"deconstructed" and its parts compared to the parts of other database
products, which is what you seem to be saying. Under your analysis,
Access is essentially a product for developing front ends, i.e., the
user objects. That's wrong. It's a product for developing total
database solutions, no matter if those solutions come with a crappy
little four-cylinder engine. Oracle or SQL Server, to the contrary, are
not total database solutions, although they have monster engines, to
extend the metaphor.

So if we want to compare parts, then Access will win some comparisons
and Oracle or SQL Server will win other comparisons. But if we're
talking about a total database solution as the definition of a
"database," then Oracle or SQL Server are not even in the running.

I understand what you're getting at, that Access is seen by most
professional database developers (and by Microsoft to some extent) as
merely an IDE for making front ends for use with some other back end,
what you call a "client development tool." But that assertion, while
fairly accurate, is also somewhat misleading because client development
tools generally produce standalone programs (executables).

Off topic, I will also say this. Access has become the bastard child of
Microsoft. The company would disown it if it could because there's
almost no market for a "desktop database" these days, which is what
Access was originally designed to be. Now, nearly everybody has at
least a little LAN running and a server someplace that could easily
accommodate a 5- or 10- client license SQL Server setup. Access needs
to be folded into SQL Server and disappear from the face of the earth.


There are some interesting points here; the portraying and championing of
Access as Gestalt hadn't occurred to me previously.

More like this, please, Don.
--
Lyle
--
use iso date format: yyyy-mm-dd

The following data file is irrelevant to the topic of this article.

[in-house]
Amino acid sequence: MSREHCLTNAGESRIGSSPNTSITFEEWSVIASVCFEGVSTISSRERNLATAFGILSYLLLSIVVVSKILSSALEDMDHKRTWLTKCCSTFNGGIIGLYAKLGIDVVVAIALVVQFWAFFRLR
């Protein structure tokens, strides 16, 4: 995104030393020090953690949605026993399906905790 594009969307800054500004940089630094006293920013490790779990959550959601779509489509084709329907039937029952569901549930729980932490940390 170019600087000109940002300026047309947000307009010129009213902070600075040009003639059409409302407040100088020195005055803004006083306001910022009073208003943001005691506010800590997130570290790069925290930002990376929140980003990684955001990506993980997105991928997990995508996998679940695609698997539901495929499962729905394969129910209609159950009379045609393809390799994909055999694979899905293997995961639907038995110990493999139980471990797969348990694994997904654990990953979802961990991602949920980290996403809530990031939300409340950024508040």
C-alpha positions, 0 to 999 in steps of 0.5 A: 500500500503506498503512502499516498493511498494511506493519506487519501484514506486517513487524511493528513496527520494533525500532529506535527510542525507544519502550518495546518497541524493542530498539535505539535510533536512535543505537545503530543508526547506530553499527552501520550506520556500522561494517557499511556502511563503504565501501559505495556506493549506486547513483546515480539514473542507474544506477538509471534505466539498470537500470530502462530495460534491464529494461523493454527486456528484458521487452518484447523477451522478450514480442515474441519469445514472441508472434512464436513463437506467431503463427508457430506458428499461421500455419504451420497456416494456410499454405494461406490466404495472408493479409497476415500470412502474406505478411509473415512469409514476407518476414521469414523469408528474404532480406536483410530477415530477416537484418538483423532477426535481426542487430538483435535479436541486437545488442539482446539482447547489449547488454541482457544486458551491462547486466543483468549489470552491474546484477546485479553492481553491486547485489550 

http://www.w3.org/QA/Tips/iso-date
--
The e-mail address isn't, but you could use it to find one.
Nov 13 '05 #8

P: n/a
On Fri, 6 Aug 2004 10:29:40 -0600, "XMVP" <ac***********@hotmail.com>
wrote:
<snip>

Off topic, I will also say this. Access has become the bastard child of
Microsoft. The company would disown it if it could because there's almost
no market for a "desktop database" these days, which is what Access was
originally designed to be. Now, nearly everybody has at least a little LAN
running and a server someplace that could easily accommodate a 5- or 10-
client license SQL Server setup. Access needs to be folded into SQL Server
and disappear from the face of the earth.
There are still numerous systems that are better served with a
"desktop database" then requiring a SQL Server.

Steven



Nov 13 '05 #9

P: n/a

"Steve" <st***@nospam.com> wrote in message
news:41****************@news.westnet.com...
On Fri, 6 Aug 2004 10:29:40 -0600, "XMVP" <ac***********@hotmail.com>
There are still numerous systems that are better served with a
"desktop database" then requiring a SQL Server.


I can't think of any such systems, unless you're talking about a one-desktop
"system" with no future. But that's hypocritical of me to say that because
I actually own two "systems" that are only one computer each, neither of
which has any future, except moving to the garage. Yes, I have two desktop
machines both running SQL Server 2000. (I also have a full-blown
client-server system to emulate my customers' systems.) But it's still a
little devious of me to suggest SQL Server for all situations whatsoever
because I've never shelled out a dime for SQL Server! Okay. Maybe I've
paid for it indirectly in the price of developer editions, but the cost is
really insignificant compared to the what the commercial version costs.

If we're NOT talking about Joey's baseball card collection, or Millie's
basement basket-weaving business, then we're talking about several machines
and a for-profit business. We're also talking about a small business that
will likely grow, i.e, the business will be adding machines (users) to the
system at fairly consistent rate.

In the REAL WORLD, which is a place where people actually have to pay for
Microsoft software and have to pay somebody to maintain it, SQL Server seems
like an expensive proposition at first. But as time goes by, and new
machines and even new locations are added to the system, the cost is easily